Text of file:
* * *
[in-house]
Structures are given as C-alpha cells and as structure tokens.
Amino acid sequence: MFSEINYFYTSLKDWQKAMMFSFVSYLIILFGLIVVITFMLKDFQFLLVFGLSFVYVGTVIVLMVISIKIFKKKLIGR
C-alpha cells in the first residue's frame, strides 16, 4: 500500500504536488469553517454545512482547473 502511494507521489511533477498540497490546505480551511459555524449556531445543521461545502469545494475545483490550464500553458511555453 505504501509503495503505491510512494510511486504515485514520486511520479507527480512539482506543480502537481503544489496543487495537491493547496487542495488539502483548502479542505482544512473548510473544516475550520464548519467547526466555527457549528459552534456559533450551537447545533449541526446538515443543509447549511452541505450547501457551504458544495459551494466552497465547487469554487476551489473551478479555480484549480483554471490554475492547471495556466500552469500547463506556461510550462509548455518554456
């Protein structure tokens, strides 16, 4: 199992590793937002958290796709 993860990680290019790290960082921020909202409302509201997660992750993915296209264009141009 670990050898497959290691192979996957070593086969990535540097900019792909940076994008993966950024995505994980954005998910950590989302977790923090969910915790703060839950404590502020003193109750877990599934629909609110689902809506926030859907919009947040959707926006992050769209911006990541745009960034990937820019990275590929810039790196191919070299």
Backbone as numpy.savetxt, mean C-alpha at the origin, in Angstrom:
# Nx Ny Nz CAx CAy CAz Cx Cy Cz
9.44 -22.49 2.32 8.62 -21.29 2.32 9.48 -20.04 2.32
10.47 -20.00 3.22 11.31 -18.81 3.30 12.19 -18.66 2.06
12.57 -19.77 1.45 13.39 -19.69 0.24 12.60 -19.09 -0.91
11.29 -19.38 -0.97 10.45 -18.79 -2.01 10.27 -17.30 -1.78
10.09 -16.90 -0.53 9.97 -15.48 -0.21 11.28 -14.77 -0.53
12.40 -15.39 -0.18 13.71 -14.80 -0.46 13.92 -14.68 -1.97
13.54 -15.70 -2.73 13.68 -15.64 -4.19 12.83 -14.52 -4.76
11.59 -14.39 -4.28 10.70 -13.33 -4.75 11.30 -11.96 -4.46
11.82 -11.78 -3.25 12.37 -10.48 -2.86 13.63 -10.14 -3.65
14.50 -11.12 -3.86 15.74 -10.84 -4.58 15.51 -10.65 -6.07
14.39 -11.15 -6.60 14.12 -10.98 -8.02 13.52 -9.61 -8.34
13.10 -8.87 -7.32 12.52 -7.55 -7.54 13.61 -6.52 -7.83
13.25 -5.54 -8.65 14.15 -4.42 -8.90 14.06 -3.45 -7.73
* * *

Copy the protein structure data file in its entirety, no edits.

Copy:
[in-house]
Structures are given as C-alpha cells and as structure tokens.
Amino acid sequence: MFSEINYFYTSLKDWQKAMMFSFVSYLIILFGLIVVITFMLKDFQFLLVFGLSFVYVGTVIVLMVISIKIFKKKLIGR
C-alpha cells in the first residue's frame, strides 16, 4: 500500500504536488469553517454545512482547473 502511494507521489511533477498540497490546505480551511459555524449556531445543521461545502469545494475545483490550464500553458511555453 505504501509503495503505491510512494510511486504515485514520486511520479507527480512539482506543480502537481503544489496543487495537491493547496487542495488539502483548502479542505482544512473548510473544516475550520464548519467547526466555527457549528459552534456559533450551537447545533449541526446538515443543509447549511452541505450547501457551504458544495459551494466552497465547487469554487476551489473551478479555480484549480483554471490554475492547471495556466500552469500547463506556461510550462509548455518554456
């Protein structure tokens, strides 16, 4: 199992590793937002958290796709 993860990680290019790290960082921020909202409302509201997660992750993915296209264009141009 670990050898497959290691192979996957070593086969990535540097900019792909940076994008993966950024995505994980954005998910950590989302977790923090969910915790703060839950404590502020003193109750877990599934629909609110689902809506926030859907919009947040959707926006992050769209911006990541745009960034990937820019990275590929810039790196191919070299």
Backbone as numpy.savetxt, mean C-alpha at the origin, in Angstrom:
# Nx Ny Nz CAx CAy CAz Cx Cy Cz
9.44 -22.49 2.32 8.62 -21.29 2.32 9.48 -20.04 2.32
10.47 -20.00 3.22 11.31 -18.81 3.30 12.19 -18.66 2.06
12.57 -19.77 1.45 13.39 -19.69 0.24 12.60 -19.09 -0.91
11.29 -19.38 -0.97 10.45 -18.79 -2.01 10.27 -17.30 -1.78
10.09 -16.90 -0.53 9.97 -15.48 -0.21 11.28 -14.77 -0.53
12.40 -15.39 -0.18 13.71 -14.80 -0.46 13.92 -14.68 -1.97
13.54 -15.70 -2.73 13.68 -15.64 -4.19 12.83 -14.52 -4.76
11.59 -14.39 -4.28 10.70 -13.33 -4.75 11.30 -11.96 -4.46
11.82 -11.78 -3.25 12.37 -10.48 -2.86 13.63 -10.14 -3.65
14.50 -11.12 -3.86 15.74 -10.84 -4.58 15.51 -10.65 -6.07
14.39 -11.15 -6.60 14.12 -10.98 -8.02 13.52 -9.61 -8.34
13.10 -8.87 -7.32 12.52 -7.55 -7.54 13.61 -6.52 -7.83
13.25 -5.54 -8.65 14.15 -4.42 -8.90 14.06 -3.45 -7.73